5 questions on the future of HR

Posted: August 14, 2013 by Matthew Hanwell in Human Resources, Social Media, Technology

I was recently invited by Andre Souza to share my views on the future of HR and the impact of social media in his Brazilian blog….

See http://www.andresouza.blog.br

Here is what I had to say….

1) Mathew, having worked for over 20 years in HR and seeing the future that is coming in the workplace with social media & big data, what are the changes HR should be promoting in the organizations and in their own role?

In my 20 year of working with HR, I have seen many things remain unchanged! Buzzwords, trends tend to come and go, technology has advanced, however I see many of the things that HR do remaining unchanged also in the future, they may be performed differently, but essentially they are the same activities; for example employee record keeping, used to be paper based, stored in filing cabinets, now it’s web based Self Service, stored in a database – these are typically the hygiene tasks, need to be done, must be done well, but don’t add strategic value to an organization. HR doesn’t always receive the praise it deserves for providing these ‘utility’ services day in, day out.

In addition to the ‘utilities’, HR has also delivered business partnership, talent management, Leadership development, and so on, which I believe have made a more strategic contribution to the organization.

Looking to the future, I see huge opportunity for HR to drive organizational development, to influence the culture, driving new ways of working and encouraging new levels of collaboration, with the goal of significant improvements in employee engagement, ultimately leading to improved business performance.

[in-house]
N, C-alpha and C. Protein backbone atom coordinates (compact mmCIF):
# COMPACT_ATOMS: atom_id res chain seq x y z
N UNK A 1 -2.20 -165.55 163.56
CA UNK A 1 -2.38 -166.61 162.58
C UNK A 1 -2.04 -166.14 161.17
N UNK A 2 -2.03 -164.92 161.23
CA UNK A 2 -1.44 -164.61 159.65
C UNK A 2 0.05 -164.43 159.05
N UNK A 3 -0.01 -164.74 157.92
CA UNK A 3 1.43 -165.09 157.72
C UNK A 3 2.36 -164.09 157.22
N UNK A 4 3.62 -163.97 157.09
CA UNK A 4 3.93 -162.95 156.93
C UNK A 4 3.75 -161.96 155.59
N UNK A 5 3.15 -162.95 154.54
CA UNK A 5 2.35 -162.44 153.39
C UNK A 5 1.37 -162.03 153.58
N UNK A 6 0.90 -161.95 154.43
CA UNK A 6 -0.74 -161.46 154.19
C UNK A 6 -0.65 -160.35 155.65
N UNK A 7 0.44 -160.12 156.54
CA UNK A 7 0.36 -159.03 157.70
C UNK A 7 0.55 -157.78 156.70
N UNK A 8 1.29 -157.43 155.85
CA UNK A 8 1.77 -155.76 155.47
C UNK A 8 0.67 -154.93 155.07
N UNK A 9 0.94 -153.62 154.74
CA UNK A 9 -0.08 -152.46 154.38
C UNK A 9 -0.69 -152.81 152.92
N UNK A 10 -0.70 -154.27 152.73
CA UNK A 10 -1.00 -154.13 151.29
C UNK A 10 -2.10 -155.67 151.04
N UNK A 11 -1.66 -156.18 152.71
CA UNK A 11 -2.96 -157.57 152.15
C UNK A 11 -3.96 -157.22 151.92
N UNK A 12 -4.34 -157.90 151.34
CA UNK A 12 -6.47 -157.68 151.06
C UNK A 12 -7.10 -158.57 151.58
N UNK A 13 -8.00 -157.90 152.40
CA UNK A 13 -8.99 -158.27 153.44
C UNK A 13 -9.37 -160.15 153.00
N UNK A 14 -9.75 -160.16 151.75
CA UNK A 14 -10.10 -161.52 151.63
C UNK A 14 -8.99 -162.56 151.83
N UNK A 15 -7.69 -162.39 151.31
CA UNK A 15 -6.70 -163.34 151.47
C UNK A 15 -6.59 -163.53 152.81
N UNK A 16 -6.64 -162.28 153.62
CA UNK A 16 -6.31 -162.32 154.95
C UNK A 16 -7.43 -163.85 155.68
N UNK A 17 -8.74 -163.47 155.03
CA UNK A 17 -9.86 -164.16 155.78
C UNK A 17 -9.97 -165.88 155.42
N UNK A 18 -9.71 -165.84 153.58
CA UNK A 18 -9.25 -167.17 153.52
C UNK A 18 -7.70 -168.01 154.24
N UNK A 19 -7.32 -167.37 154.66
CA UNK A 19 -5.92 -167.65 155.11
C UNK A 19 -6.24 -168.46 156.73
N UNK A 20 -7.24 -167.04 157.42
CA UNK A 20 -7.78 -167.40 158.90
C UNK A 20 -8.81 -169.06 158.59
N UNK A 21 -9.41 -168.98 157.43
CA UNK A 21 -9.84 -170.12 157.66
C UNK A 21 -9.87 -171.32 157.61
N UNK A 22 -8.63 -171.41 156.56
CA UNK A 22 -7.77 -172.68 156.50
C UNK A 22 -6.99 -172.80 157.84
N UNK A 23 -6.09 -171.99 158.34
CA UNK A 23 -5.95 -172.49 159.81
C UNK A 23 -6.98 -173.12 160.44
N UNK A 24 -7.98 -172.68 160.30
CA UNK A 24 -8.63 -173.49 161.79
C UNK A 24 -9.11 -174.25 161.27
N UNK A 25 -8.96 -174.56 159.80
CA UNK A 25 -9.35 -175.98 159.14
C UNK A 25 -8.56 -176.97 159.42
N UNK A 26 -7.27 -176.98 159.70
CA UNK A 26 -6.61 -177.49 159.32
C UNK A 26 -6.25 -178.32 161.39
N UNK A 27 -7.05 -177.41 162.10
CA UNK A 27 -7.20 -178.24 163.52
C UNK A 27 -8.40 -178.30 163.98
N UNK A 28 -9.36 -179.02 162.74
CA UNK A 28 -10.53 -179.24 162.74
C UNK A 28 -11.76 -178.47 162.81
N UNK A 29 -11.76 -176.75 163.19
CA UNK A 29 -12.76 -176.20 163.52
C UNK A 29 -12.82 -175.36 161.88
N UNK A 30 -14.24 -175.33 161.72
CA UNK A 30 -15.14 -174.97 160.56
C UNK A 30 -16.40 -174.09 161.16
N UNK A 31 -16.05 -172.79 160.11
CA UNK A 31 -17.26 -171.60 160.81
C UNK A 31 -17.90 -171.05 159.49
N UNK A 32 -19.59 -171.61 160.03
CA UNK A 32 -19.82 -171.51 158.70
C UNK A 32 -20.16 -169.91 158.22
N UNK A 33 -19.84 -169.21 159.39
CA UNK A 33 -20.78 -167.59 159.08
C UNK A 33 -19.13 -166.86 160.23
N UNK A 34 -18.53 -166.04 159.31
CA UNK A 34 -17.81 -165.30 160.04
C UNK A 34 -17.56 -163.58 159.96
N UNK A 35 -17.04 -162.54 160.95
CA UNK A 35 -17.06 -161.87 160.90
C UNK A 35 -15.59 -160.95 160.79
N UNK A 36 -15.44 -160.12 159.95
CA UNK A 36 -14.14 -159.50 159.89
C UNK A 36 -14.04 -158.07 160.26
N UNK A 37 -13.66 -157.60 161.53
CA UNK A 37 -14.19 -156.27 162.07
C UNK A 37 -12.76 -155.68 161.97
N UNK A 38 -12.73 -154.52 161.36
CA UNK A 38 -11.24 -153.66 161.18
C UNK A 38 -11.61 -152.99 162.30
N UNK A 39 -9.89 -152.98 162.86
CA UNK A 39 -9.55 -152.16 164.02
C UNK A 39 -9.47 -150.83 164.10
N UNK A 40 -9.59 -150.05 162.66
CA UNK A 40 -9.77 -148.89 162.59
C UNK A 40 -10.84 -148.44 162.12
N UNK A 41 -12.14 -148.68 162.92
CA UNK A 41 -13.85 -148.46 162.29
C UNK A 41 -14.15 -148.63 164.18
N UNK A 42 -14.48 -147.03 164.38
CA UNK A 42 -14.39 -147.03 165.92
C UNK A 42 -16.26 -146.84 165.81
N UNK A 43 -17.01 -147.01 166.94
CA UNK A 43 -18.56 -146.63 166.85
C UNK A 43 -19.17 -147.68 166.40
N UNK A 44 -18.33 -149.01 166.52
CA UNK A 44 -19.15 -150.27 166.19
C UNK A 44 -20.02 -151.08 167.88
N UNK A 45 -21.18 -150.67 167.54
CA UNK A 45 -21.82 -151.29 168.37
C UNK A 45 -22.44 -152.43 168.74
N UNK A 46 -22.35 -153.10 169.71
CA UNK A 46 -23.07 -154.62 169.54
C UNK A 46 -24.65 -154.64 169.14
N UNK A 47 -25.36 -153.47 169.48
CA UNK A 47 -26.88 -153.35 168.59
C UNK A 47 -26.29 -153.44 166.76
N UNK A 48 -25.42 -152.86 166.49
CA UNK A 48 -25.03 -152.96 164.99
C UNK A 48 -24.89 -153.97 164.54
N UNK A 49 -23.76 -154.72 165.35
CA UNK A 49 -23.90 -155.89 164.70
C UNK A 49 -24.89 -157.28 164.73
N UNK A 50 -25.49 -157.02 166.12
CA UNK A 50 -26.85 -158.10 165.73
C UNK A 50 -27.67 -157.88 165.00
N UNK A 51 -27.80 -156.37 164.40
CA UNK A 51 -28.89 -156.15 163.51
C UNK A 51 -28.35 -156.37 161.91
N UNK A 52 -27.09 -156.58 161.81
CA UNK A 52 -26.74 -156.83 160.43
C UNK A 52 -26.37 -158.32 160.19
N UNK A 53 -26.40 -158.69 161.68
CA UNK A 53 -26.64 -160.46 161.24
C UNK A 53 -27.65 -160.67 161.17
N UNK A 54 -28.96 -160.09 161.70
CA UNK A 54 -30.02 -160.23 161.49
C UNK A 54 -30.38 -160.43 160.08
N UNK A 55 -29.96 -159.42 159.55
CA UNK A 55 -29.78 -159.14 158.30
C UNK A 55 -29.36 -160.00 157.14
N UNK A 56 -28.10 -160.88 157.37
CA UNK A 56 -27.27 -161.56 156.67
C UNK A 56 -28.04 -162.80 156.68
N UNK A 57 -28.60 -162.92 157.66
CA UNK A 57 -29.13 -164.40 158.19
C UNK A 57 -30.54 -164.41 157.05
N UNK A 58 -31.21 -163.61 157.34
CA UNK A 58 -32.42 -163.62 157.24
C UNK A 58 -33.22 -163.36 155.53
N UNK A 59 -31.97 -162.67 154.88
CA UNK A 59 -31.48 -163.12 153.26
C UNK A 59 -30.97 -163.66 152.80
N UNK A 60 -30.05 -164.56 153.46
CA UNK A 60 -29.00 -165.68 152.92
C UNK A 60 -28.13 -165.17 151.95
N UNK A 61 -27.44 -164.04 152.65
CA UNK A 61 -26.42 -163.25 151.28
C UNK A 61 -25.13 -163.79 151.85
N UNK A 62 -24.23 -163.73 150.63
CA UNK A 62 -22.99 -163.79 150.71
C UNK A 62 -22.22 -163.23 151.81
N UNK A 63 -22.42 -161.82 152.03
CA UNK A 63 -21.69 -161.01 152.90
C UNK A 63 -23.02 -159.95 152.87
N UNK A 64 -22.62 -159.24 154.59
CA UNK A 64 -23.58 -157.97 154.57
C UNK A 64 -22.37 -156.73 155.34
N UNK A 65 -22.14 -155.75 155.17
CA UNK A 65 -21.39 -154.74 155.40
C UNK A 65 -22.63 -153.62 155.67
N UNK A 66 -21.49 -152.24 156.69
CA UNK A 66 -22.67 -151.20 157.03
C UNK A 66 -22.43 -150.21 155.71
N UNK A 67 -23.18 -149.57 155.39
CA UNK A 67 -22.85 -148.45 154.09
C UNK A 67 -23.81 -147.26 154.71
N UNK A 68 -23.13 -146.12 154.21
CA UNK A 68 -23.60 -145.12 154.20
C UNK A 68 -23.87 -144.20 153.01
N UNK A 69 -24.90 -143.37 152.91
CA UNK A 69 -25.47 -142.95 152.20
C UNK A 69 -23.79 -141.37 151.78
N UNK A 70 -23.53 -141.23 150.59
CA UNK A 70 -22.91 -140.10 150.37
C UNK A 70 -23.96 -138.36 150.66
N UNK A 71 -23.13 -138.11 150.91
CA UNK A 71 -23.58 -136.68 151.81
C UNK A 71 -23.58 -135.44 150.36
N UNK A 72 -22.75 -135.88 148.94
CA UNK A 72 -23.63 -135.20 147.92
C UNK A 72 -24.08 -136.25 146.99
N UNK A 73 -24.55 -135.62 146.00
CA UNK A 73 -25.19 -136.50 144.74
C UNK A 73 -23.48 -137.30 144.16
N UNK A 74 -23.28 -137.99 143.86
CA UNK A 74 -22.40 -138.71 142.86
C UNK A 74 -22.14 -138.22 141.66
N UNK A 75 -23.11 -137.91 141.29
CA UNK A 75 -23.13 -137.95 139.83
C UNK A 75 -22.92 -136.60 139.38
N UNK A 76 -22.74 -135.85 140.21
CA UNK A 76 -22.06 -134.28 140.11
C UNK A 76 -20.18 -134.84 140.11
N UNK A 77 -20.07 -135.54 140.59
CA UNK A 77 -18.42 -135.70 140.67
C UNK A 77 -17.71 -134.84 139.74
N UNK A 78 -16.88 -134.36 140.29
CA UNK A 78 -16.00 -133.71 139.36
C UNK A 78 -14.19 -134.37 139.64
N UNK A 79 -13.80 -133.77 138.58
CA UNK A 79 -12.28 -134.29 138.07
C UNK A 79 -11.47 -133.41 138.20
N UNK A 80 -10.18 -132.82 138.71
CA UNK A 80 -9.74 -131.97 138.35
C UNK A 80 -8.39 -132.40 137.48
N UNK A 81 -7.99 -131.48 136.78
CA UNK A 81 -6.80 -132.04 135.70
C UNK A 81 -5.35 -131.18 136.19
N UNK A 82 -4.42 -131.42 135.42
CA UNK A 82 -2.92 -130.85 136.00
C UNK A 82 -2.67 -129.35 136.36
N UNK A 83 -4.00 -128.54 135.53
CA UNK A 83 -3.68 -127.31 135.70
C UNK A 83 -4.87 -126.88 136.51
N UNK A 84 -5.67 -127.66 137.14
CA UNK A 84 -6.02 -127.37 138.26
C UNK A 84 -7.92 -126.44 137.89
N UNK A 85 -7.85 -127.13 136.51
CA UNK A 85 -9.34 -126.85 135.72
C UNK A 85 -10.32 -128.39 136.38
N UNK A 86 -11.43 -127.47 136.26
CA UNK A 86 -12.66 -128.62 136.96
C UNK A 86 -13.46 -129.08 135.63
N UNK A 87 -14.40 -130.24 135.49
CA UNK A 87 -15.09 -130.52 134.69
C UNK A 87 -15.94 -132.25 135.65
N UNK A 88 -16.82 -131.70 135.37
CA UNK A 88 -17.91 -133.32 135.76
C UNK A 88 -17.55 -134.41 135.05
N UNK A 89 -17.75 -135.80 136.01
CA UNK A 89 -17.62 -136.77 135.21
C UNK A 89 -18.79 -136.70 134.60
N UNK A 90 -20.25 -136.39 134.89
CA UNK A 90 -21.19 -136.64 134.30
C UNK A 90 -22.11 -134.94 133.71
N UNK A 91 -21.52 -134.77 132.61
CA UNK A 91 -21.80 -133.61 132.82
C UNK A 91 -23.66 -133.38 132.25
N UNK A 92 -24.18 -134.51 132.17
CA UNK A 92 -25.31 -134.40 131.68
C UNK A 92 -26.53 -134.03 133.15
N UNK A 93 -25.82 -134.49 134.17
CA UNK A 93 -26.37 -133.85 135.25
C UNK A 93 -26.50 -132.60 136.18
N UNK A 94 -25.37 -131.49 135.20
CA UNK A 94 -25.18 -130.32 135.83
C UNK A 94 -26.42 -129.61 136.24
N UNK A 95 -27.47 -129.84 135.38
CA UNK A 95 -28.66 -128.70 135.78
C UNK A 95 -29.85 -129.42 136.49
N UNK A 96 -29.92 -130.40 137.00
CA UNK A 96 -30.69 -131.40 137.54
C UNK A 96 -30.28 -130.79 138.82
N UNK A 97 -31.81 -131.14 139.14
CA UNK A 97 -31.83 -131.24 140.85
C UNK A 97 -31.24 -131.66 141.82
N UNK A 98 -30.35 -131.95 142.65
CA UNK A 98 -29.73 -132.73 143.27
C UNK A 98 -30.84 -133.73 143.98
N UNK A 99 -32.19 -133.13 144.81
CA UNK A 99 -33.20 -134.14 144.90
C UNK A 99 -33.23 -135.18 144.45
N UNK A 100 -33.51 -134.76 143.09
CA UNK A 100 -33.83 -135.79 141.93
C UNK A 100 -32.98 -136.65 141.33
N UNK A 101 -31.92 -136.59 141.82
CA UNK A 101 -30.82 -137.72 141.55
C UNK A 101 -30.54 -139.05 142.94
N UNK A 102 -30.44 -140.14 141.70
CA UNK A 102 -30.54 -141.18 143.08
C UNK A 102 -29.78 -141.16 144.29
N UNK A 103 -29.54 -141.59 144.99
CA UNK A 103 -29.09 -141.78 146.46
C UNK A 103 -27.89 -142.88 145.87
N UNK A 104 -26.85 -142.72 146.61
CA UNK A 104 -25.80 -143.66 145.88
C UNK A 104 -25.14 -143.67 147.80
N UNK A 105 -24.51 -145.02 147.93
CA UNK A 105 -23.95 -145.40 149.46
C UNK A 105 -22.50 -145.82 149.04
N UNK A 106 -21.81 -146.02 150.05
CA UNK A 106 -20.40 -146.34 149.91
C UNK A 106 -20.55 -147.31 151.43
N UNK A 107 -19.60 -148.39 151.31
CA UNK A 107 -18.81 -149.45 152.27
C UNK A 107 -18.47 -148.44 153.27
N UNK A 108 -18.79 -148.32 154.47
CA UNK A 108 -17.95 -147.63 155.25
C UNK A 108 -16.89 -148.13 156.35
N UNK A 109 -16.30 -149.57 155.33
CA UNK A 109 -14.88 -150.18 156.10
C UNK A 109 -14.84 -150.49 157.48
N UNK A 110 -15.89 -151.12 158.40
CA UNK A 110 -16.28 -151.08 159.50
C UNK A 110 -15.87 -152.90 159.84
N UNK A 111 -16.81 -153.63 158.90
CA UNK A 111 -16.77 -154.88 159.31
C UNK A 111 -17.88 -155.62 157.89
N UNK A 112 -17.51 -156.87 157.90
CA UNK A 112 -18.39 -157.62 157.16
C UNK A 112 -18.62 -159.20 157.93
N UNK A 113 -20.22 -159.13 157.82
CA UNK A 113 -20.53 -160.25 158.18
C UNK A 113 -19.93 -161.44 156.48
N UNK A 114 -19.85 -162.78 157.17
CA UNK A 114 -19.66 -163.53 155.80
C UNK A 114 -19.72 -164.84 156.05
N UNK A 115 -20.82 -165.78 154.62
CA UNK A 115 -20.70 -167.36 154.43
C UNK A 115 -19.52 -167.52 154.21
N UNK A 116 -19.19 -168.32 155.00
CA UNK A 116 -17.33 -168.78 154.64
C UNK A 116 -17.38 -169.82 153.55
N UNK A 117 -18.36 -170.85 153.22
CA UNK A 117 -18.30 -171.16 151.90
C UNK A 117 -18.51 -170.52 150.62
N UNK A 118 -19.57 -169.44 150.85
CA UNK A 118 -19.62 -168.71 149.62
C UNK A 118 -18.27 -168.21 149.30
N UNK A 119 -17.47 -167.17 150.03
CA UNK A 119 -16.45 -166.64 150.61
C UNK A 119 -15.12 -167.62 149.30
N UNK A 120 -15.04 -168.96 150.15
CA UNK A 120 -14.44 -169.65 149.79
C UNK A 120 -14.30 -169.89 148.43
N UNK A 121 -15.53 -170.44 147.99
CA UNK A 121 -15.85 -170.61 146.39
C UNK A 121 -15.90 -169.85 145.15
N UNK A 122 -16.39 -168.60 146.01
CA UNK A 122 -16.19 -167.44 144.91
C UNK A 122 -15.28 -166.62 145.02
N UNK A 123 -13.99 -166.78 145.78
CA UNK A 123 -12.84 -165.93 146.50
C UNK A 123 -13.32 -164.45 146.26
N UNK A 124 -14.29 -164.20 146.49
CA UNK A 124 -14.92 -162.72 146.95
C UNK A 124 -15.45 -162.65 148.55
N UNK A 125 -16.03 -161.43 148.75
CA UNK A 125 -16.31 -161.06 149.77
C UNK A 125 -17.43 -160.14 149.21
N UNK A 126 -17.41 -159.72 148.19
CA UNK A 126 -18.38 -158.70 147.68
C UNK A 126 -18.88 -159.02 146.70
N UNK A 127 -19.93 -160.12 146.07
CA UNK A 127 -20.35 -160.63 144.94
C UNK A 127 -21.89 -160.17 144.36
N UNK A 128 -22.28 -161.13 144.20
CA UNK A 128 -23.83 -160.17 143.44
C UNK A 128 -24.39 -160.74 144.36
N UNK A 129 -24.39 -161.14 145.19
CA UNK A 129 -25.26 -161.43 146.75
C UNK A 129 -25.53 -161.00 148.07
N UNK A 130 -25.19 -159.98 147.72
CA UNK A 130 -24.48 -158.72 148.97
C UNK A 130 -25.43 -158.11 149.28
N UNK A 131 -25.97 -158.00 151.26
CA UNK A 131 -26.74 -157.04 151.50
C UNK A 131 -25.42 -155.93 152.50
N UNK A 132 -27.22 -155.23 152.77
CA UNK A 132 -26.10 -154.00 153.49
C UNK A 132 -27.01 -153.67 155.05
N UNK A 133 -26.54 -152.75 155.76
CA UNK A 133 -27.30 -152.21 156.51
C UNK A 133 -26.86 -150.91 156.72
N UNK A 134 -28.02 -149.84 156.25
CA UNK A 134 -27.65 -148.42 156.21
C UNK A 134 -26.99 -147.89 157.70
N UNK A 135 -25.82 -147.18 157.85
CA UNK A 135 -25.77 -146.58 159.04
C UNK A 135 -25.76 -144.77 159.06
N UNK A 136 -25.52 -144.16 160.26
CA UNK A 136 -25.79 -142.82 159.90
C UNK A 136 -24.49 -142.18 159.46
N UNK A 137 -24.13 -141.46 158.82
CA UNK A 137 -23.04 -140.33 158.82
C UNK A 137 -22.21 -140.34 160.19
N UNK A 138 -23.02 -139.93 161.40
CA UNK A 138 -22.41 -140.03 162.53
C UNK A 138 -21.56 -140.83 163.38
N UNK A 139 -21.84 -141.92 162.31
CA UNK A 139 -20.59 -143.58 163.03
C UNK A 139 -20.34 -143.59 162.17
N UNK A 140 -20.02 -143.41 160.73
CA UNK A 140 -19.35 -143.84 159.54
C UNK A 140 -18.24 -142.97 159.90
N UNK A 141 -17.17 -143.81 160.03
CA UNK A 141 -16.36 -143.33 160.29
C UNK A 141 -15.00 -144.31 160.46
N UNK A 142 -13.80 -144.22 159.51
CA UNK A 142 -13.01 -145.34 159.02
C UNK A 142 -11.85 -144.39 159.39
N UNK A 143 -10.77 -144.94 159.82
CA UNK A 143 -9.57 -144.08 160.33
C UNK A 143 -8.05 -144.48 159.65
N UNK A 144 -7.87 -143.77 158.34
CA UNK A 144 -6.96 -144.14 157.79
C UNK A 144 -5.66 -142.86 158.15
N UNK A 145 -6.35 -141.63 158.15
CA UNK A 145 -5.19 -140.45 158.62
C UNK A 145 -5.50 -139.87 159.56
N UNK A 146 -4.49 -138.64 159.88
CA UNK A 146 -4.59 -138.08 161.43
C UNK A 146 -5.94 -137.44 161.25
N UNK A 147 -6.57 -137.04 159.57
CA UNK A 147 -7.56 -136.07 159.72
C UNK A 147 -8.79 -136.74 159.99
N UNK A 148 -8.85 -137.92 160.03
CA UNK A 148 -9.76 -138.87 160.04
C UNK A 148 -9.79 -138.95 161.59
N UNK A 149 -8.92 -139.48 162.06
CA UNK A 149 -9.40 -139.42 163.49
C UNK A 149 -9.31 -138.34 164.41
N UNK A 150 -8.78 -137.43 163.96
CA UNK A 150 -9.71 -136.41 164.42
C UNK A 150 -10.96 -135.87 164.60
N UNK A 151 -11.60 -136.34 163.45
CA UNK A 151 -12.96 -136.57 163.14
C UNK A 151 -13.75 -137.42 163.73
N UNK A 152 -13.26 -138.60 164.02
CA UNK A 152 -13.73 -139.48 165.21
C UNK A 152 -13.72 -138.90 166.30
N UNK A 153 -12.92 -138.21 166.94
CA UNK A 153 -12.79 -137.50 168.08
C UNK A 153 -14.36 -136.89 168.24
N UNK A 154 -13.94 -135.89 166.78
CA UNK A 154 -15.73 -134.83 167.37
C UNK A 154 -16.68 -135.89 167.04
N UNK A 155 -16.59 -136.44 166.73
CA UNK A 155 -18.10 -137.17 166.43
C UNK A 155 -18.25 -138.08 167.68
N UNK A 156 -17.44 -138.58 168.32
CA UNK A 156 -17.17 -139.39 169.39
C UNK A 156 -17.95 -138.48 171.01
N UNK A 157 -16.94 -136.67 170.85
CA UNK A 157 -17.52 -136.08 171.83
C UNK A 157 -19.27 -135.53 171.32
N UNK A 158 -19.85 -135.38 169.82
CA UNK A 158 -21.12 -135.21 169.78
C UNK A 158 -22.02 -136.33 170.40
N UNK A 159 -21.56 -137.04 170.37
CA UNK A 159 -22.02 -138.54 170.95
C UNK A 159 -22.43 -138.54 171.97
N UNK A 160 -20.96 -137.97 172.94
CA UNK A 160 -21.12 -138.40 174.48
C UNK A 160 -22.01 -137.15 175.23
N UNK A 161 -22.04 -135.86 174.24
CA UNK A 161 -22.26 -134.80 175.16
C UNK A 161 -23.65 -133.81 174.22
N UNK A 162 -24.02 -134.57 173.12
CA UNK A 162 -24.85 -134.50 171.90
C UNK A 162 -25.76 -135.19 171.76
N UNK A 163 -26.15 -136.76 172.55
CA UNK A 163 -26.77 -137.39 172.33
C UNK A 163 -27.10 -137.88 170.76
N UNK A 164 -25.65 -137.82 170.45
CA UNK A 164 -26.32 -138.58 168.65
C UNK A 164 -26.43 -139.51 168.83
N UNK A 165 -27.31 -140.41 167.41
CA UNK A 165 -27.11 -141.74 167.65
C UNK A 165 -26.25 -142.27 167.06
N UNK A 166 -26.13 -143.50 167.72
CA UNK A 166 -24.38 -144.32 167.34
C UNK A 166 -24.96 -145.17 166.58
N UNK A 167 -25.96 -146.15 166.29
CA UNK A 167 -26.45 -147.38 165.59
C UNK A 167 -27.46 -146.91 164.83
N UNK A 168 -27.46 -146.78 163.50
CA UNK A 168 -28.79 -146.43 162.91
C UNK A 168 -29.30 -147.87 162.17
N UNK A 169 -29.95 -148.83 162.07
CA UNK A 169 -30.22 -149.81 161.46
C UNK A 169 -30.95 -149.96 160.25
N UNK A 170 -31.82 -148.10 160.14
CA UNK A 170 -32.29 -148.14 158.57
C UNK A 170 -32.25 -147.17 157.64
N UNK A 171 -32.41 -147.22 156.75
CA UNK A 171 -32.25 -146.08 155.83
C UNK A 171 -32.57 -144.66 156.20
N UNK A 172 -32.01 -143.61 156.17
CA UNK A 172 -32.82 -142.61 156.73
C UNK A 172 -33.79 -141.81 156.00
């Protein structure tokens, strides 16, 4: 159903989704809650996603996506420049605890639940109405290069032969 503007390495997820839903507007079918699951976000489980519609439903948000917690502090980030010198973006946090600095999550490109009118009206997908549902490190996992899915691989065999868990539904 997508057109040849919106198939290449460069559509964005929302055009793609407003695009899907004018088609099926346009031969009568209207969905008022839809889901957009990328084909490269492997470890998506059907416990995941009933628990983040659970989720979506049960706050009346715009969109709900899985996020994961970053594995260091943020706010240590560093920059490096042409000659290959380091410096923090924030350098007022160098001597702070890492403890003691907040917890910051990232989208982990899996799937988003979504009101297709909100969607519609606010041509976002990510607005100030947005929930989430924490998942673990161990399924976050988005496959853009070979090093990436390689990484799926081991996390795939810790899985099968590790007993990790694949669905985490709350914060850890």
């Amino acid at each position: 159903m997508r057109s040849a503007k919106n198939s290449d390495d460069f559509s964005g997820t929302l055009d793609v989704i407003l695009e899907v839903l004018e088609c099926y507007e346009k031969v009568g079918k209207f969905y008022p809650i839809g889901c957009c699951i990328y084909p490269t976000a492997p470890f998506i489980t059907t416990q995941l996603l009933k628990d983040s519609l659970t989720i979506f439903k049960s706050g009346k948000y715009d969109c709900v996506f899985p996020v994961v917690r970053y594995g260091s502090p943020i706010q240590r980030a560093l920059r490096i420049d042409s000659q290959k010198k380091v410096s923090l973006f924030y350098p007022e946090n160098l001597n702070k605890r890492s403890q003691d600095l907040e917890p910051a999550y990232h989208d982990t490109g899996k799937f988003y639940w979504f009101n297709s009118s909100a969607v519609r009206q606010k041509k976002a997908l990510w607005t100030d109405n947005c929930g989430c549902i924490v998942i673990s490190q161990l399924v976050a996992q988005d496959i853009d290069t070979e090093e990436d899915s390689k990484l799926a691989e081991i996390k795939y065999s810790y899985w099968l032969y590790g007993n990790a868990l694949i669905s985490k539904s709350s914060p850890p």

By understanding and embracing the very things social media tools enable, then taking the lead to create the conditions where these can flourish, HR can transform an organization and improve how work is performed.  With Big Data, again HR has the opportunity to embrace the concepts and gain new people related insights that will be able to predict future business outcomes. 

Overall, and regardless of technological advances and capabilities I would propose that HR promote and drive openness, transparency, invite participation and encourage interactions and in doing so will see new levels of employee engagement. 

2) If everyone is using different social media tools to connect through Facebook, LinkedIn, Instagram, Pinterest & Twitter, what are the reasons that explain that Social Media is still not fully used by organizations yet – especially internally?

Amazing numbers of us are using the social media tools you have listed (and many more), and finding great value in our personal lives from sharing and connecting with people and on topics we care about.  It is our own personal choice as to which tools we use, there is no one instructing us to do so, although there will be peer pressure from friends, and in general it will be more about where our friends are and how we connect with them than about a specific tool. The usage is also completely personal, we choose what we update, what we share, who we follow, what we tweet, re-tweet, post and so on. There will always be a wide variety of uses, form a young teenager sharing the latest info on their favourite boy band, to experienced professional sharing detail information regarding a particular technical detail. This is us collectively demonstrating social behaviour.